Are Green Sectors Indeed Blue? - India Renewable Energy Consulting – Solar, Biomass, Wind, Cleantech
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Net Zero by Narsi is a series of brief posts by Narasimhan Santhanam (Narsi), on decarbonization and climate solutions.
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I get a number of people calling me almost on a regular basis with stars in their eyes – they want to start a business in “green” because they heard they was a lot of money in it.

Most times, I try to deflate the expectations. Because the fact is, most of the well known opportunities (note the qualifier well-known, will come to that soon) in the sustainability sector are not any more profitable than those from many other attractive business sectors – IT, real estate, entertainment….

In fact, companies in some prominent sectors such as solar PV are bleeding red because of intense local competition and oversupply, not to mention the threat of cheap Chinese imports. Similarly, the wind power sector in India has been going through tough times last 2 years in a row. A number of power plants in the biomass power sector (and biofuels too) have either shut down or are operating far below capacity.

With such turbulence in the market, it will take a very optimistic person to say that the green sector is blue with opportunities.

But I will stake out a limb and say green is indeed blue.


The reason has to do with how we define the green sector.

To most people (and this unfortunately includes many entrepreneurs and wannabe entrepreneurs), the green sector starts an stops at renewable energy. To me, this is the real issue why entrepreneurs miss a number of important opportunities through which they can make a significant difference to the world as well as make significant money for themselves.

To give you a macro perspective, renewable energy is only about 12% of the total sustainability pie, in terms of current market size. Of the total of about $3 trillion market that the sustainability sector represents globally, renewable energy is less than $500 billion.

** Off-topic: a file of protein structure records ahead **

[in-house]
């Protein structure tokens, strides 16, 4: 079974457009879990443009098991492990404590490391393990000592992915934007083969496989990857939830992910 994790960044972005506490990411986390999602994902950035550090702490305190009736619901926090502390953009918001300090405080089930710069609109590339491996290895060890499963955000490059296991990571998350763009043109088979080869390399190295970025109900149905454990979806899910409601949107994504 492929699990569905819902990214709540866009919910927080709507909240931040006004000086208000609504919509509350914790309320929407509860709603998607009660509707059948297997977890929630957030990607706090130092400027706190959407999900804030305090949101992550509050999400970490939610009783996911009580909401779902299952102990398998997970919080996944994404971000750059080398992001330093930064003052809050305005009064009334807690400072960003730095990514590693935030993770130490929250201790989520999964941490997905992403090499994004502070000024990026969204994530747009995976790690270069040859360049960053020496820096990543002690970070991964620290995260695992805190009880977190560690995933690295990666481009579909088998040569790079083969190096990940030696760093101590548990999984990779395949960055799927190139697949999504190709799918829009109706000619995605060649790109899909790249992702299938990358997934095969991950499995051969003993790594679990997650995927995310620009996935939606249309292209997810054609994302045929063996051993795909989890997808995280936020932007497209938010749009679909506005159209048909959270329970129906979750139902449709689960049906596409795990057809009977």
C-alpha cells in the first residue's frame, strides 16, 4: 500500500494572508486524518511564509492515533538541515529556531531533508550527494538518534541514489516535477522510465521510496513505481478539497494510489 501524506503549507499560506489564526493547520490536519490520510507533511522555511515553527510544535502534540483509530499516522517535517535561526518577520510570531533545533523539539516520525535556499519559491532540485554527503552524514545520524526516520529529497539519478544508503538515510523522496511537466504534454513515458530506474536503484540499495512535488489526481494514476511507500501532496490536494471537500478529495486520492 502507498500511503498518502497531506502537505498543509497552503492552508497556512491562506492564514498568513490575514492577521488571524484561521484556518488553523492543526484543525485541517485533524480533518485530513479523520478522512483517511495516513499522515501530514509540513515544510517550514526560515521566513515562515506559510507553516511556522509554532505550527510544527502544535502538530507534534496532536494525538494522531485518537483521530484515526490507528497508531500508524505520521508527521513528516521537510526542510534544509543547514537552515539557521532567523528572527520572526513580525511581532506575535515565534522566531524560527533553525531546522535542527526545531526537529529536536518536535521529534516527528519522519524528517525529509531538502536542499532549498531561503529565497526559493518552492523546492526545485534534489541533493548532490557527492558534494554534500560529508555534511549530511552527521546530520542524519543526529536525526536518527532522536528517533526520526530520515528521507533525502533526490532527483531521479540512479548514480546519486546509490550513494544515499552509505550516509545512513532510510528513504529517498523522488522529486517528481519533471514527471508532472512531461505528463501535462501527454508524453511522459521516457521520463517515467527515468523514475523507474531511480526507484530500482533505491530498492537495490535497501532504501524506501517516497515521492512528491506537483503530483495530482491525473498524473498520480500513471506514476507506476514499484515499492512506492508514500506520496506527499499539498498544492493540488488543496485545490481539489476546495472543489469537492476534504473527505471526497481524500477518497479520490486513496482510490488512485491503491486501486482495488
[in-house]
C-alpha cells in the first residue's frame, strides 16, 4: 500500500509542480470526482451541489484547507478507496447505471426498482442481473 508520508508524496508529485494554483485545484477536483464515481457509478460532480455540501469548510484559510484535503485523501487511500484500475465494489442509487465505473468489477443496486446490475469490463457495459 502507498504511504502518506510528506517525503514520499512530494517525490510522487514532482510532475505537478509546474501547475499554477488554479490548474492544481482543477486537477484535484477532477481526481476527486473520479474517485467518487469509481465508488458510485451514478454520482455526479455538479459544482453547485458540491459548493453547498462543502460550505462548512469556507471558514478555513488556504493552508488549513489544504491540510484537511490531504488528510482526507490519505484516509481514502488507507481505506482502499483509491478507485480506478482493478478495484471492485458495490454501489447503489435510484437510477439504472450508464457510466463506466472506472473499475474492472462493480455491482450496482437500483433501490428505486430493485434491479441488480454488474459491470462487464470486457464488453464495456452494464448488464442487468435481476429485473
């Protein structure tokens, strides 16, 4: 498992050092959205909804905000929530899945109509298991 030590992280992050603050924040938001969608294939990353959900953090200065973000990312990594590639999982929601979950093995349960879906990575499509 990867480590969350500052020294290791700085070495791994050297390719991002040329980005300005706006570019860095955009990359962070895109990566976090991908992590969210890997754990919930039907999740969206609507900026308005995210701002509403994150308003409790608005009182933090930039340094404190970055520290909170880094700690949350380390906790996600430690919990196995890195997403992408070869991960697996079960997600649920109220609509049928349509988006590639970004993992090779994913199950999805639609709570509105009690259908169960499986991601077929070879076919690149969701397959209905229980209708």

Hmmm…so what does the rest of cleantech / sustainability solutions comprise?

Here is a broad list of a host of sectors that belong to the sustainability sector but not exactly to energy.

  • Agriculture
  • Green Buildings
  • Eco-friendly Consumer Products
  • Sustainable Mobility
  • Sustainable Corporate Operations
  • Pollution Control
  • Water
  • Education & Training
  • Energy Efficiency
  • Smart Grid
  • Energy Storage
  • Green IT & Green Computing
  • Waste Management
  • Sustainable Materials

For those who wish to know the sub-sectors under each of the above, I would request you to refer to this page.

What will be of interest to many of the aspiring green entrepreneurs is that a number of sectors from the above list are quite profitable. And the reason is not far to see. While renewable energy projects still have fairly long payback periods (8-9 years for solar and 6-7 years for wind) owing to the fact that they compete with relatively cheap fossil fuels,  solutions offered in many of the sectors listed above provide exceptionally good paybacks and returns to the end user. Investments in many energy efficiency projects, for instance, have paybacks fewer than 3 years.

So is it any surprise that there are lots of under the radar companies making significant profits in diverse, and not-in-the-limelight cleantech sectors, while renewable energy companies are sweating it out for their measly pennies.

As they say, mistrust the obvious. Don’t follow the crowd. The sectors looking sexiest could be the least profitable.

And by the way, should you be interested in knowing more about under the radar, emerging, attractive opportunities in cleantech and sustainability, you might want to be a part of CleanBoot, a boot camp EAI is organizing on Jan 18 at Chennai for all those interested in being cleantech entrepreneurs. More about Clean Boot from here.

See also: an interesting emerging cleantech segment – Building Energy Analytics

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About Narasimhan Santhanam (Narsi)

Narsi, a Director at EAI, Co-founded one of India's first climate tech consulting firm in 2008.

Since then, he has assisted over 250 Indian and International firms, across many climate tech domain Solar, Bio-energy, Green hydrogen, E-Mobility, Green Chemicals.

Narsi works closely with senior and top management corporates and helps then devise strategy and go-to-market plans to benefit from the fast growing Indian Climate tech market.

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